Clifford Chance and Linklaters among top City firms to descend on Delhi as battle to access India’s lucrative legal market reignites

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By Thomas Connelly on

Push for liberalisation

A plethora of top City outfits will descend on India’s highest court this week as part of a long-running battle to open up the country’s potentially lucrative legal market to foreign firms and their lawyers.

The legal fight concerns a 2012 ruling from the Madras High Court, which allowed foreign firms to practise in India on a ‘fly-in, fly-out’ basis, offering advice on matters not relating to Indian law. The ruling also meant lawyers were granted the right to act in commercial arbitrations.

The decision was seen by many as a positive step towards the greater liberalisation of the country’s legal market, but is now being challenged by the Bar Council of India (BCI).

The representative body takes issue with the High Court ruling because, they argue, it allows foreign lawyers to do work that is covered by the country’s Advocates Act 1961. They allege that foreign lawyers who are not registered as advocates in India are in breach of the act.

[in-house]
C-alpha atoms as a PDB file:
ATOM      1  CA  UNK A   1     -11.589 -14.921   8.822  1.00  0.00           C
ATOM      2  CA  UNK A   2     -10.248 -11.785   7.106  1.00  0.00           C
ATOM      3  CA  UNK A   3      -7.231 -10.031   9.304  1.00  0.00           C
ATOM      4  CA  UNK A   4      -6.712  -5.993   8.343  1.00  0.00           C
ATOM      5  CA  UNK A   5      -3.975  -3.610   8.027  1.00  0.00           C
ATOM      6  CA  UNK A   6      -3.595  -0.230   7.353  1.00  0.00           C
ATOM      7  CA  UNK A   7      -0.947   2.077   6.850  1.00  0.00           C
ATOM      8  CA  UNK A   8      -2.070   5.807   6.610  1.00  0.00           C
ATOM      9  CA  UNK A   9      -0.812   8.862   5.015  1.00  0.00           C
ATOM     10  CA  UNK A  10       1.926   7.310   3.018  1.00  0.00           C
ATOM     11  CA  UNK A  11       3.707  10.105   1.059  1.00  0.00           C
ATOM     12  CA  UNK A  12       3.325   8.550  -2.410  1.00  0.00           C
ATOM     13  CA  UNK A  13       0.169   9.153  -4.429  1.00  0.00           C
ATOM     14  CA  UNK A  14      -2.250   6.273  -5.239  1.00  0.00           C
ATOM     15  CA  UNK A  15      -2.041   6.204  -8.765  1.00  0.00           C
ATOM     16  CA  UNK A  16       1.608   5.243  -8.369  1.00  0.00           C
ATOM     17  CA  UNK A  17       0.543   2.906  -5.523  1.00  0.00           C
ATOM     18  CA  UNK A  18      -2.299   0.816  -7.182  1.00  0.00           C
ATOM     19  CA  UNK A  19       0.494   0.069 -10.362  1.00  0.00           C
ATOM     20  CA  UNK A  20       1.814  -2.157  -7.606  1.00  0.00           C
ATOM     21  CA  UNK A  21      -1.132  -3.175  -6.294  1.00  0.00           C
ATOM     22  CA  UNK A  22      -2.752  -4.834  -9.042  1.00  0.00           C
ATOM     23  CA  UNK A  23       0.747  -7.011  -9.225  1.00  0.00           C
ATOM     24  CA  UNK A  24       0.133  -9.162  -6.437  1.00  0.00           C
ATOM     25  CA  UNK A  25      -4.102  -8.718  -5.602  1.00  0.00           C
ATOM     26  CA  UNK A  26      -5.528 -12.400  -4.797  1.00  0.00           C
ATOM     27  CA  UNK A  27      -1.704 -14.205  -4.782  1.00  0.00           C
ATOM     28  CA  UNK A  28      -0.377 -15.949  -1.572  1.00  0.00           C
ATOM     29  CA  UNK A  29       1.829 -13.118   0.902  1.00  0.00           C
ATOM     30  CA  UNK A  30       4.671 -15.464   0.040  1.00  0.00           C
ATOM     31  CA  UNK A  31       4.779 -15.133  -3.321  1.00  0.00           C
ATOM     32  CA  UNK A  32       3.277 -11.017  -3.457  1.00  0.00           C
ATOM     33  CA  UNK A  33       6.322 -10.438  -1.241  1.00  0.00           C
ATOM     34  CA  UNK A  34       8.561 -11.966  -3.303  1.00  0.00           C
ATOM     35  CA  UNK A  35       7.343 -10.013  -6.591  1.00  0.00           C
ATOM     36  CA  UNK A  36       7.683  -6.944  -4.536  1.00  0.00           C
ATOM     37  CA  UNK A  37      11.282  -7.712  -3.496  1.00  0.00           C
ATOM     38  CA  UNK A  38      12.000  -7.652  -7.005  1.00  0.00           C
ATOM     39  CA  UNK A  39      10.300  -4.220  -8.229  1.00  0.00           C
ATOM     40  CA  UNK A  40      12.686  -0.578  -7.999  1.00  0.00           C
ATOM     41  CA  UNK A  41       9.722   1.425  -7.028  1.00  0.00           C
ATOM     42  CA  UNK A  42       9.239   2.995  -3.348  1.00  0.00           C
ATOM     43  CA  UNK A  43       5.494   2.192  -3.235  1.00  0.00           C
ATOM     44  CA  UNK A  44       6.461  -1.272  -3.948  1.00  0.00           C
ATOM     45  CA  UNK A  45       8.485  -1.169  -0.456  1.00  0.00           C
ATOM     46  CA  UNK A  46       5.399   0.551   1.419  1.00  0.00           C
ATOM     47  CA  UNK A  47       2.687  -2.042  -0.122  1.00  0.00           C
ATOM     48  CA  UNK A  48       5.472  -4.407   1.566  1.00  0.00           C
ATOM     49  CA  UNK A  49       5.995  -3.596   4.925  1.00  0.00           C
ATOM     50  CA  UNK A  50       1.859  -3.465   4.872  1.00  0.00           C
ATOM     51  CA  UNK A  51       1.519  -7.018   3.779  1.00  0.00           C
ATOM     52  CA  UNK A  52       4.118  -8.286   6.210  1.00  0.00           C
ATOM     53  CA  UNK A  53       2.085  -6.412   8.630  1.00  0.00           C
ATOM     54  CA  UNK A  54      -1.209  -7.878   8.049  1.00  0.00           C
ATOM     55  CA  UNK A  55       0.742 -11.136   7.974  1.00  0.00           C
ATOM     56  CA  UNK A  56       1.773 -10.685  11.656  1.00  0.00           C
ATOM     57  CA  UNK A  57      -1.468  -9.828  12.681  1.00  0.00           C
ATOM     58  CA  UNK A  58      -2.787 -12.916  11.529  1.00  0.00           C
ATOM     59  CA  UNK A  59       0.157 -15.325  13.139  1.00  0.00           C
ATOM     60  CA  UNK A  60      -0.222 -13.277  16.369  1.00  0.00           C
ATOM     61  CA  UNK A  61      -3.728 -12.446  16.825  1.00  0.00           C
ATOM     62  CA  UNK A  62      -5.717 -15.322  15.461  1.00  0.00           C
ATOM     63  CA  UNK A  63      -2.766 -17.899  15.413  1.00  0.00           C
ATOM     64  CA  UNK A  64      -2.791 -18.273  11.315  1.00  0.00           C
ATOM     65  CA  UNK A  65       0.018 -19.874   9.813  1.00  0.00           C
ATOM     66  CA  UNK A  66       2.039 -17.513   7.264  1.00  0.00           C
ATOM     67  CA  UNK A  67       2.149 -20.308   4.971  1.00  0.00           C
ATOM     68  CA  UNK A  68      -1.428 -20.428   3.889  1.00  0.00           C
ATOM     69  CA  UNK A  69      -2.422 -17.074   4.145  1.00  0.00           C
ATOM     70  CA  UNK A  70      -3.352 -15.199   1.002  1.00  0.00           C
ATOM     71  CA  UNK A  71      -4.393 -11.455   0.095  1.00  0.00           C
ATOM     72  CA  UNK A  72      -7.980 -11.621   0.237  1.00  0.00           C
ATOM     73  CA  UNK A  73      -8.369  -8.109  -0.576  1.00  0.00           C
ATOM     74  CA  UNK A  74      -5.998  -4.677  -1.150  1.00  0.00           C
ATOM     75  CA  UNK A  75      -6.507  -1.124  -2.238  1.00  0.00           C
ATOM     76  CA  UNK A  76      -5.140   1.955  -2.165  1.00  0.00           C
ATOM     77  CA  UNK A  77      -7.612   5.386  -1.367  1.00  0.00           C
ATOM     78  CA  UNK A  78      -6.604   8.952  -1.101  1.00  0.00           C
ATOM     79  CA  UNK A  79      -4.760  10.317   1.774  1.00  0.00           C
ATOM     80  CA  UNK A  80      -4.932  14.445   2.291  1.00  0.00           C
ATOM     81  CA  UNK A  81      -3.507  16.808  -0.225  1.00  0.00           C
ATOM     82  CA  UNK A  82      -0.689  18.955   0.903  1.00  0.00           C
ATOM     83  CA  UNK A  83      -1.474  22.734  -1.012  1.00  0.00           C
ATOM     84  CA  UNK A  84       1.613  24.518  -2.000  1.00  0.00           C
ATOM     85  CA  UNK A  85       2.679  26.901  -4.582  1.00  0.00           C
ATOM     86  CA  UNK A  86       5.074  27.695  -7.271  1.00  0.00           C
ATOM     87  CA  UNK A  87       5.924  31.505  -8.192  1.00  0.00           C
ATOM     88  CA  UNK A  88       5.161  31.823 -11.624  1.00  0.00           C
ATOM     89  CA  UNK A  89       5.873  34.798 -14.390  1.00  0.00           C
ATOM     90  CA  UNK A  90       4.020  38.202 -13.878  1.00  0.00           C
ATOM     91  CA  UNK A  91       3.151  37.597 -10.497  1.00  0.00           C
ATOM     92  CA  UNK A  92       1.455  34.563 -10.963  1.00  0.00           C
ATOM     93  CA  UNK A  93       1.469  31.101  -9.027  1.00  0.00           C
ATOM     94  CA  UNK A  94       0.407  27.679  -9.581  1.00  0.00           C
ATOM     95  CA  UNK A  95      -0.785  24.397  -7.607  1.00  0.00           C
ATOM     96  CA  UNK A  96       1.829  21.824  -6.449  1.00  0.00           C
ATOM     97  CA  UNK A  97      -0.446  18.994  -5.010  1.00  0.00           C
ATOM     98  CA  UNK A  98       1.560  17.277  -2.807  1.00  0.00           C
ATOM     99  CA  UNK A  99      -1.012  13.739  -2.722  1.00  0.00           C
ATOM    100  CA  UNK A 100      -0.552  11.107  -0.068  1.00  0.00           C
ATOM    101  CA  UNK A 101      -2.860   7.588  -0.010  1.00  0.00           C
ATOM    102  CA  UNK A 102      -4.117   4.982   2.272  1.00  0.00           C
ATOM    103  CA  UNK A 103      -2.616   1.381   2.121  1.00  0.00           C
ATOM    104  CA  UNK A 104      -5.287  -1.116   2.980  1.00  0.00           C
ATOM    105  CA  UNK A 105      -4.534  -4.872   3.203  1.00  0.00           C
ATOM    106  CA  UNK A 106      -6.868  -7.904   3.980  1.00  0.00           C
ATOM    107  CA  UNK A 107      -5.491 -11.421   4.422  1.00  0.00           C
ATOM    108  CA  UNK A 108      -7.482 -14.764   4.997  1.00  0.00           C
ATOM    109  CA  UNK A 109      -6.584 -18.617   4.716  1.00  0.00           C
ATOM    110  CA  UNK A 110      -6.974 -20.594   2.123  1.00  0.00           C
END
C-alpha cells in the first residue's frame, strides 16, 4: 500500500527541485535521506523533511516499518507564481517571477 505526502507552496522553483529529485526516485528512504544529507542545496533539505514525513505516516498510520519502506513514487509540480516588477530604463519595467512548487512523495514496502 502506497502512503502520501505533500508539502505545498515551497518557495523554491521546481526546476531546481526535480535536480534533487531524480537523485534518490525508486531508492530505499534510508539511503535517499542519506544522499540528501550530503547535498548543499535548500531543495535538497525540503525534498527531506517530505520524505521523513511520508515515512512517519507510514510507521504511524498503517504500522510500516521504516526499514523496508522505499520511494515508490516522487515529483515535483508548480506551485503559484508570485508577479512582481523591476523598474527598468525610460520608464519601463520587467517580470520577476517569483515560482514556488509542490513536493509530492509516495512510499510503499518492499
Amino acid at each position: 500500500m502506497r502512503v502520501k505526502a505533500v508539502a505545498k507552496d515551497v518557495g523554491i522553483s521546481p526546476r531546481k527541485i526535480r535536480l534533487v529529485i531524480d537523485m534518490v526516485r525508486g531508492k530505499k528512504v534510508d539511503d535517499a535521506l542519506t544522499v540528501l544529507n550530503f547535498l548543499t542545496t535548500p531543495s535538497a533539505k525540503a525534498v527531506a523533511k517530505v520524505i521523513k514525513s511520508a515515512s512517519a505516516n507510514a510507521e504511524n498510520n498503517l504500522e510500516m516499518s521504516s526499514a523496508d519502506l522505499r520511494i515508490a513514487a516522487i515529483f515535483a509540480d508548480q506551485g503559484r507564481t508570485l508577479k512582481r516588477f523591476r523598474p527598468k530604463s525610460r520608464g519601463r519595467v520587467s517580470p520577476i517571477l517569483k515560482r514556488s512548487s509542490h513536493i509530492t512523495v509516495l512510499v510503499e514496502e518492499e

A host of City firms have now flown out to India this week to ensure the ‘fly-in, fly-out’ rule remains in place. These include: Ashurst, Bird & Bird, Clifford Chance, Clyde & Co, Eversheds Sutherland, Herbert Smith Freehills, Linklaters and Norton Rose Fulbright. The firms will present their arguments to the Indian Supreme Court this week.

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India’s relationship with the international legal services market is a complex one.

In the early 1990s several big legal players, including US giant White & Case and global firm Ashurst, opened outposts in India. This didn’t sit well with local lawyers, and in 1995 Bombay’s High Court ruled that foreign firms were not welcome to set up offices in India.

The law firms appealed to the Supreme Court, which promptly sent the case back to the High Court for review. A whopping 13 years later the High Court decided it was sticking by its earlier decision.

And then, in 2010, came the beginnings of this week’s legal challenge. A local lawyer called AK Balaji brought legal action against 30 foreign firms in an attempt to stop them conducting any legal services in the country at all, office or no office. The Madras High Court eventually ruled in favour of ‘fly-in, fly-out’ provisions for foreign lawyers, a decision later confirmed by the Supreme Court, but currently being challenged by the BCI.

The battle over India’s lucrative legal market rumbles on…

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